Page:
Police Chief Clive Wieghill on June 19, 2017. Video stillshot from @SaskatoonPolice, Facebook.
A report released on Monday that alleges police mistreatment of 64 Saskatchewan Indigenous women, is getting a quick response from each force named in the 32-page document.
The Human Rights Watch report includes women’s recollections of being groped by male police officers, being roughed up by police, and a lack of urgency in responding to domestic calls involving Indigenous women. The alleged incidences involve the municipal police in Saskatoon, Regina, and Prince Albert and the RCMP.
Saskatoon Police and the RCMP have responded by saying they take all allegations of this nature seriously and urged anyone with specific cases to contact them, with RCMP also directing people to the Civilian Review and Complaints Commission and Saskatoon Police mentioning the FSIN Special Investigations Unit or the province’s Public Complaints Commission as outlets for complaints.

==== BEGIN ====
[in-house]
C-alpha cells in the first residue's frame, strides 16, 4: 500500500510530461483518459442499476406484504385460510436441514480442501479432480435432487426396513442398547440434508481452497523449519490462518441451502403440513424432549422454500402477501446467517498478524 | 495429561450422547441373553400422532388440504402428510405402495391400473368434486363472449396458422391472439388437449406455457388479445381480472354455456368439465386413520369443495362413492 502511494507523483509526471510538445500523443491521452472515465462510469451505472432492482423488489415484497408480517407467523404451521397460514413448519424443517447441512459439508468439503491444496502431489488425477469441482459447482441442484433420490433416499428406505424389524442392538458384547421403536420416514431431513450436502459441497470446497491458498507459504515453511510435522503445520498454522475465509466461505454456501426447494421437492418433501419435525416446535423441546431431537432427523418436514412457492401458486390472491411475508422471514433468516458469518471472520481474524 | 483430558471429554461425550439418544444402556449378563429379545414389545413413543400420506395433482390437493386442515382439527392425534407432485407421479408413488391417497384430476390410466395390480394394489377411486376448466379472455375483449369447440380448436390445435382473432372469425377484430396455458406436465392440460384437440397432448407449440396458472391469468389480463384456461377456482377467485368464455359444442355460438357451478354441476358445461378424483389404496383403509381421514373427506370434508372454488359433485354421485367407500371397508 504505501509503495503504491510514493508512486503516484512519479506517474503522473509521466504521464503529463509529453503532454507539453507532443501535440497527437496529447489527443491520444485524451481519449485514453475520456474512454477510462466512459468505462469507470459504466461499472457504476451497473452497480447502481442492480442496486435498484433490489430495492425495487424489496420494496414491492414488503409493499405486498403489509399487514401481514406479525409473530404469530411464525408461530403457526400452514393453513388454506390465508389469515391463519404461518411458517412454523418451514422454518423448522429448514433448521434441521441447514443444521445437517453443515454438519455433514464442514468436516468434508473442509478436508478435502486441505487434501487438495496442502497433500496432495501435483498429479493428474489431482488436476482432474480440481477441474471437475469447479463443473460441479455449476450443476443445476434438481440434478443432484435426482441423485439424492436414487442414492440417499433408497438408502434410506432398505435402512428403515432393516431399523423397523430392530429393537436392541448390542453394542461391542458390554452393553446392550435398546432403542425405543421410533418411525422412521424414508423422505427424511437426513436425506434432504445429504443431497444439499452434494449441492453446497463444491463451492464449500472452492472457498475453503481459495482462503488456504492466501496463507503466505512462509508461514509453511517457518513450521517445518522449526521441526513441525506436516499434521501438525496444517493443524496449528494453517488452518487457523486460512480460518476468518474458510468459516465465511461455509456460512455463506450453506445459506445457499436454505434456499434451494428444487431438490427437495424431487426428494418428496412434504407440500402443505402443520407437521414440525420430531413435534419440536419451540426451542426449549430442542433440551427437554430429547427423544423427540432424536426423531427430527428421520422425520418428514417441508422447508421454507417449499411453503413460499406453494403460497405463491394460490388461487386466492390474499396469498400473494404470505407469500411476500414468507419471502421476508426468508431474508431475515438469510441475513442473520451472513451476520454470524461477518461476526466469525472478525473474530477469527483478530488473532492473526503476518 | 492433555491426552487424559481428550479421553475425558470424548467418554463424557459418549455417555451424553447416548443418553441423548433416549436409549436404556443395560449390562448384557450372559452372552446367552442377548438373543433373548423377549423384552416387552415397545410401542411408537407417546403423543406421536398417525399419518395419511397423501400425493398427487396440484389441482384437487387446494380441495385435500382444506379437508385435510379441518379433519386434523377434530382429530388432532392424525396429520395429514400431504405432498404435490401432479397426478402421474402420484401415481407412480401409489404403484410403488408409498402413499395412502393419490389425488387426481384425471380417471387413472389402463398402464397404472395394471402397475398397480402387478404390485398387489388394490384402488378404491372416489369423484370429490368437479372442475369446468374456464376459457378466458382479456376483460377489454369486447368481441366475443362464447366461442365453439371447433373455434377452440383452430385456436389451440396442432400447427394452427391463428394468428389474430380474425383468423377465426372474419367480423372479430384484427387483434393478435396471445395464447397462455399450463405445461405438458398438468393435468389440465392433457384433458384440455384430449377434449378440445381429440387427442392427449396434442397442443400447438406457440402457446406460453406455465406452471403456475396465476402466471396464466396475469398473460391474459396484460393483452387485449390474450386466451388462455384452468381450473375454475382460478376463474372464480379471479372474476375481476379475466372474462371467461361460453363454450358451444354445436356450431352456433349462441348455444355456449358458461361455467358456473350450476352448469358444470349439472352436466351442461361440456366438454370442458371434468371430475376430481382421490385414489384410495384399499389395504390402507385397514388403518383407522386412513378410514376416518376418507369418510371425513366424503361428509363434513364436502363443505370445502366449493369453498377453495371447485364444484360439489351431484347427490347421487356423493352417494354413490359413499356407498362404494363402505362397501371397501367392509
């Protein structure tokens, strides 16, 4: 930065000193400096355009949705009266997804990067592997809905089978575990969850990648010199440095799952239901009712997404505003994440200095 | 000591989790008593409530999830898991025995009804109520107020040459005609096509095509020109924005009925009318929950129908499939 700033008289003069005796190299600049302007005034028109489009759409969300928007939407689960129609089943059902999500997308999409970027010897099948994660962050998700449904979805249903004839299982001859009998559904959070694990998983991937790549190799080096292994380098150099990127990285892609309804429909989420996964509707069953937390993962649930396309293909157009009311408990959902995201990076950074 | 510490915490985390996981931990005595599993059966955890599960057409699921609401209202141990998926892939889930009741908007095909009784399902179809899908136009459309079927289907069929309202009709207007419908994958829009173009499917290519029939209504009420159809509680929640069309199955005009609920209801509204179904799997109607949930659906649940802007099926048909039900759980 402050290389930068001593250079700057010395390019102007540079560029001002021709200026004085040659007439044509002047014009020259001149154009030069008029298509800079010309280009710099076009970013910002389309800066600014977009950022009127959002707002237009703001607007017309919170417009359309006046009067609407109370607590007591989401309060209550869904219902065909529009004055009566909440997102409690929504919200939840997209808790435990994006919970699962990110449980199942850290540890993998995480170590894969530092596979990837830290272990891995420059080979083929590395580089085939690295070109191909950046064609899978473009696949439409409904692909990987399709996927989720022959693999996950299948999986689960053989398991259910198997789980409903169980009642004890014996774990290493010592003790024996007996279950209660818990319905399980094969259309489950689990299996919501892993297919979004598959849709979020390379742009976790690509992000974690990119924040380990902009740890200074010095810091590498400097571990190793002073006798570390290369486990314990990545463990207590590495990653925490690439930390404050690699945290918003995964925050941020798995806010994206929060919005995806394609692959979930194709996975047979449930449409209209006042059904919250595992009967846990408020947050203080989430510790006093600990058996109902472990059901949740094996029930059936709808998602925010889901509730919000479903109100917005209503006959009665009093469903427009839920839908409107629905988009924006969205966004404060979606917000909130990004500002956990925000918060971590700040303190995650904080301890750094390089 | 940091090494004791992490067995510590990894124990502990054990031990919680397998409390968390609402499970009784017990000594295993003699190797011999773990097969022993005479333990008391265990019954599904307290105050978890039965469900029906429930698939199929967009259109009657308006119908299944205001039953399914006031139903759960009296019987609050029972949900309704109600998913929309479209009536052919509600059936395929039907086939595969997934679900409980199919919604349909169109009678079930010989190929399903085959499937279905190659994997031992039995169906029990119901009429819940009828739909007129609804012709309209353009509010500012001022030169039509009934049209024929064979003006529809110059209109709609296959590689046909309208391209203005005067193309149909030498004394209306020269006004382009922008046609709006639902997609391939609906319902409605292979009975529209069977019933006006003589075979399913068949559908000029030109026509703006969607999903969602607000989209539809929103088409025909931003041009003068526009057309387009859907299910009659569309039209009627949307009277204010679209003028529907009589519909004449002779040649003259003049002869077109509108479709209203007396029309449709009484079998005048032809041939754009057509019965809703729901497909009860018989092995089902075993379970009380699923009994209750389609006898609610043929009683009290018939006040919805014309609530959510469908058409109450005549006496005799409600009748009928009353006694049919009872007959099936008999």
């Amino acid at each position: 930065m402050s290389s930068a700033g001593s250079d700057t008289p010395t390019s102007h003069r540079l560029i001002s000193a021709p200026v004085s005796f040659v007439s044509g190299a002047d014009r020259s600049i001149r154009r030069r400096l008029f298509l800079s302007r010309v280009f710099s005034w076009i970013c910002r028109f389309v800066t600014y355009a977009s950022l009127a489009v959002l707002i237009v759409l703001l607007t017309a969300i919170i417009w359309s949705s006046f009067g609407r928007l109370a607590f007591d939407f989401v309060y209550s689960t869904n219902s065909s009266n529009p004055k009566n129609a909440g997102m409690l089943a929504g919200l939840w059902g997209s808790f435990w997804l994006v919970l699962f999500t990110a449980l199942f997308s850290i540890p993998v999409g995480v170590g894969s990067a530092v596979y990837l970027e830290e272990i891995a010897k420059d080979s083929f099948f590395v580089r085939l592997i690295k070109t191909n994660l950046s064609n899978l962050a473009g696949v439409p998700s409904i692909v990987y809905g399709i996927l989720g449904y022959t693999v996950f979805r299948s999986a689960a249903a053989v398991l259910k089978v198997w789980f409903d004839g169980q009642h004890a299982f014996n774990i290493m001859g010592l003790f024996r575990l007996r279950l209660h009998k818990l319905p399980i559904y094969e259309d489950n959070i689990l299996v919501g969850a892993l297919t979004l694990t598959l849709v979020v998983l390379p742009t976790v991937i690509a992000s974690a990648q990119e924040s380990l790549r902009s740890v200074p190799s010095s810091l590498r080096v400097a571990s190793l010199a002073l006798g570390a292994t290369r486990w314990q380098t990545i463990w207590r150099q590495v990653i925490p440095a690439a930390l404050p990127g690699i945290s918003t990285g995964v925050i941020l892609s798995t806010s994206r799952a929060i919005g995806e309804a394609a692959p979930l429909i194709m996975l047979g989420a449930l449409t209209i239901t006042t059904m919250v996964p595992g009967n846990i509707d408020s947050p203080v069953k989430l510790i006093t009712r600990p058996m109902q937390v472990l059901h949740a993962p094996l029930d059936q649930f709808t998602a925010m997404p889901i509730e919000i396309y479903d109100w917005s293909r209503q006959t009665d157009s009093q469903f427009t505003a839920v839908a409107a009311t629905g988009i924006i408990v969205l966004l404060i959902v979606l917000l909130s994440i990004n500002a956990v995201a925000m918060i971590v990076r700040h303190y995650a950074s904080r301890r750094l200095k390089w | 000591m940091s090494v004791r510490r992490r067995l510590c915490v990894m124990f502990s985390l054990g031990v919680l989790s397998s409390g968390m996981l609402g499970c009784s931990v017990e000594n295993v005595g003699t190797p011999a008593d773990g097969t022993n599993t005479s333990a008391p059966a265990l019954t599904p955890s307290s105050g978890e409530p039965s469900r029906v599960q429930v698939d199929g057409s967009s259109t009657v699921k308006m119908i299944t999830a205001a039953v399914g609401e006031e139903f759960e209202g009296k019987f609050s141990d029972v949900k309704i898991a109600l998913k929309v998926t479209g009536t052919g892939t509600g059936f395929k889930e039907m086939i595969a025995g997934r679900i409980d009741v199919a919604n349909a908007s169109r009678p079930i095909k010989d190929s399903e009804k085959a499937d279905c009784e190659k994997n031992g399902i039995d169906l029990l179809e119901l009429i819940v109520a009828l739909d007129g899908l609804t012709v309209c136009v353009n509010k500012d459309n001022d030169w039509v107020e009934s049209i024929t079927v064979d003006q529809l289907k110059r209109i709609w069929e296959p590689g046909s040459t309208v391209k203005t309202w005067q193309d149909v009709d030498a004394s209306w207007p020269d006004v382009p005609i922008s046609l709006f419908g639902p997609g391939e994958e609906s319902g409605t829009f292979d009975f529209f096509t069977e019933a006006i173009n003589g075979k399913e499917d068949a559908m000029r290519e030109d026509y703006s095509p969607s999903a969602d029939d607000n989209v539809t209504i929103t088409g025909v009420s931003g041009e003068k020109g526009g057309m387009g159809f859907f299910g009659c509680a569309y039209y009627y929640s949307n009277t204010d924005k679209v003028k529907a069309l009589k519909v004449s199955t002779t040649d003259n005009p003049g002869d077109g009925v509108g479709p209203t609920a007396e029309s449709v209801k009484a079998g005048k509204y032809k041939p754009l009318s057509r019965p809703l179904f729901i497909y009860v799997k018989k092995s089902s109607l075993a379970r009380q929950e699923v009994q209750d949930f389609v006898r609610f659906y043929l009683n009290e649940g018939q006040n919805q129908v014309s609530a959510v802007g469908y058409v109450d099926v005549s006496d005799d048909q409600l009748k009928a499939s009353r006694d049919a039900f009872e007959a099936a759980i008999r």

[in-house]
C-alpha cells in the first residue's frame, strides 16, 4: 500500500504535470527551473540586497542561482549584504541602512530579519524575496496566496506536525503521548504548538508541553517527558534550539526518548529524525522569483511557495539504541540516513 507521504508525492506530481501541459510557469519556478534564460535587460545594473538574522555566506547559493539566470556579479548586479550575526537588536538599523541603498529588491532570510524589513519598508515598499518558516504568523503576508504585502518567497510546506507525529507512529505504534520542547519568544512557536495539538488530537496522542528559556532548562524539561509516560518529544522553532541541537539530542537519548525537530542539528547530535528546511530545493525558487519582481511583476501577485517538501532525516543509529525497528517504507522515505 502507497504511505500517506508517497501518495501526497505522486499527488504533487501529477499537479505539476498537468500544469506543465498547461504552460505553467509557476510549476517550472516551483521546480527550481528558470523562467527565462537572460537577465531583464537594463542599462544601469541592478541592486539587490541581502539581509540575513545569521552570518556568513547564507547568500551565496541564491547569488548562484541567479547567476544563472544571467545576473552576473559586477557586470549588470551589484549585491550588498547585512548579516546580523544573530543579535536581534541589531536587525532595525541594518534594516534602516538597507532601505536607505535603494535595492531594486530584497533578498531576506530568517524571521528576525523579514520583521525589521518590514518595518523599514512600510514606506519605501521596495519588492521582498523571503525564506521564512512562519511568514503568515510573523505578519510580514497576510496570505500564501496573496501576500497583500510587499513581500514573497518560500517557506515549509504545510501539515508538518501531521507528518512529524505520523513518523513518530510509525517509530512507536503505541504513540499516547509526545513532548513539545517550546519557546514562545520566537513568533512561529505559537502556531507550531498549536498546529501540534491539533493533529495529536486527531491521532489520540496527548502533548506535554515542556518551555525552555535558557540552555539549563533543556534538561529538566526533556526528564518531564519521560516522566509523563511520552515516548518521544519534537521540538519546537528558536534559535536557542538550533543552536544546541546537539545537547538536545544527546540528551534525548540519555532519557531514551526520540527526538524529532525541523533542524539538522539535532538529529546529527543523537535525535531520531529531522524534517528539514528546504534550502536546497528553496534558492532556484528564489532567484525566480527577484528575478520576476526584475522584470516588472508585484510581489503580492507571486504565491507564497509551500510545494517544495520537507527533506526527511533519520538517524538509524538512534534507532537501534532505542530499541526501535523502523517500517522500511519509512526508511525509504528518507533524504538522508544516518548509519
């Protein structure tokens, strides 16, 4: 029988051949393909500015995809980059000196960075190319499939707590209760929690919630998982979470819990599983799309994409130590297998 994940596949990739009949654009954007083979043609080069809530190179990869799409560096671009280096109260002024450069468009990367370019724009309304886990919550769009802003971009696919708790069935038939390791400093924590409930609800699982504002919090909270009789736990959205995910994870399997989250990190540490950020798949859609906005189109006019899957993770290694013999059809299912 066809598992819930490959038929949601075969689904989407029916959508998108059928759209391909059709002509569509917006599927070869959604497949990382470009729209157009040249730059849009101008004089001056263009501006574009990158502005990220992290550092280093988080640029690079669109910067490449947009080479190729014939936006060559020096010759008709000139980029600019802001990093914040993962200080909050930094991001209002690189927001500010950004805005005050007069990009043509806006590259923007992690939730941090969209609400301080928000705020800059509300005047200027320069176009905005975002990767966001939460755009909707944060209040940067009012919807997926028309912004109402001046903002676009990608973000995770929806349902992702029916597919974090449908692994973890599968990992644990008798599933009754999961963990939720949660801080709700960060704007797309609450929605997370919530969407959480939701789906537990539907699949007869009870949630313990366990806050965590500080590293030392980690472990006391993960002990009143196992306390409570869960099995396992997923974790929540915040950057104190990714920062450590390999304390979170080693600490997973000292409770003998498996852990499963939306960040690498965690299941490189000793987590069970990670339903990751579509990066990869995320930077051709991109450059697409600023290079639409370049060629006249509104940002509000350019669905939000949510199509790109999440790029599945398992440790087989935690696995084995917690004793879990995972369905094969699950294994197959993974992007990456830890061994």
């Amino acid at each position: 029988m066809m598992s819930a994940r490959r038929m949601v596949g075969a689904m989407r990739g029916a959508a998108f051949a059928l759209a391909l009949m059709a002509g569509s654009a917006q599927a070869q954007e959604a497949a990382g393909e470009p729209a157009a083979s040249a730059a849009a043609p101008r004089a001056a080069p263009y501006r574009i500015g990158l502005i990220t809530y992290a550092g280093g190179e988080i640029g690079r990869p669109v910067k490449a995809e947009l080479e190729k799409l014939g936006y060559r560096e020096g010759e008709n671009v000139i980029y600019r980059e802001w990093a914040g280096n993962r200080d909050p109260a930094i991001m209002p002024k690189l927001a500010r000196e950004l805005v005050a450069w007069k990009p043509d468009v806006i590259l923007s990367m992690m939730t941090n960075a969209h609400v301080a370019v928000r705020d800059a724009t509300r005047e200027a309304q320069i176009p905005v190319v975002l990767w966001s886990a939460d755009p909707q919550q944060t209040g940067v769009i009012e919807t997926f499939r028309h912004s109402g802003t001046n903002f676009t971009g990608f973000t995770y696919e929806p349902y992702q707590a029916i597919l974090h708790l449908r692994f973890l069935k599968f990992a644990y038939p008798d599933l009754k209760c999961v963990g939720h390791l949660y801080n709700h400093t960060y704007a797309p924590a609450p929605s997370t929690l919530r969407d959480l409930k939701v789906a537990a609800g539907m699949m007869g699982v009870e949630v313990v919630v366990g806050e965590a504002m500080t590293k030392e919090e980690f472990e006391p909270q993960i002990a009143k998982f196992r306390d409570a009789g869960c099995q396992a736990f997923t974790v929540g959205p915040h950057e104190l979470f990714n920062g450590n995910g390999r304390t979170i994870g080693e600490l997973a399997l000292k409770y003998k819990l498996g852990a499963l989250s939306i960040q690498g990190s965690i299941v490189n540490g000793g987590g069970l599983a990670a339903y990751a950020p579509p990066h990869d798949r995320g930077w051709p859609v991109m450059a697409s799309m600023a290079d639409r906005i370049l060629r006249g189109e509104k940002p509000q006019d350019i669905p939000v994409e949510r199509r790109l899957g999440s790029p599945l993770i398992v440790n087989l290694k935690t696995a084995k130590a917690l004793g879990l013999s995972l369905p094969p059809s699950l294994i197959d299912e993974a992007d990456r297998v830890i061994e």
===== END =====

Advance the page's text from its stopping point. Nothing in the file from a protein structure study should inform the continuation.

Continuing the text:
During a media availability Monday afternoon, Saskatoon Police Chief Clive Weighill said his service has learned from its checkered history with Indigenous people and is improving cross-cultural understanding, but “a document like this comes out and gives our service and policing in Canada absolutely no credit for a lot of the work that’s being done. I think it’s very, very unfair.”
Meanwhile, Regina police released their entire response given to the Human Rights Watch when the group sent police a lengthy questionnaire during their fact-finding mission in 2016. That questionnaire was not included in the final report.
Deputy Police Chief Dean Rae says the report has left him “frustrated.
“We understand that there is some trust issues in the community but we are working towards working through those issues and helping people understand that.”
In a news release, Prince Albert Police Chief Troy Cooper said his city has a strong representation of Indigenous women in leadership, and that the police service is closely connected to those groups.
“Many members of our service are indigenous, so this issue is near to the organization,” he said in the release.
He said he is considering forming an advisory committee of local Indigenous women who can review the report and provide local feedback and recommendations to Prince Albert police.
The RCMP shared a nine-point list of its actions to address issues mentioned in the report, including expanding Indigenous training for officers.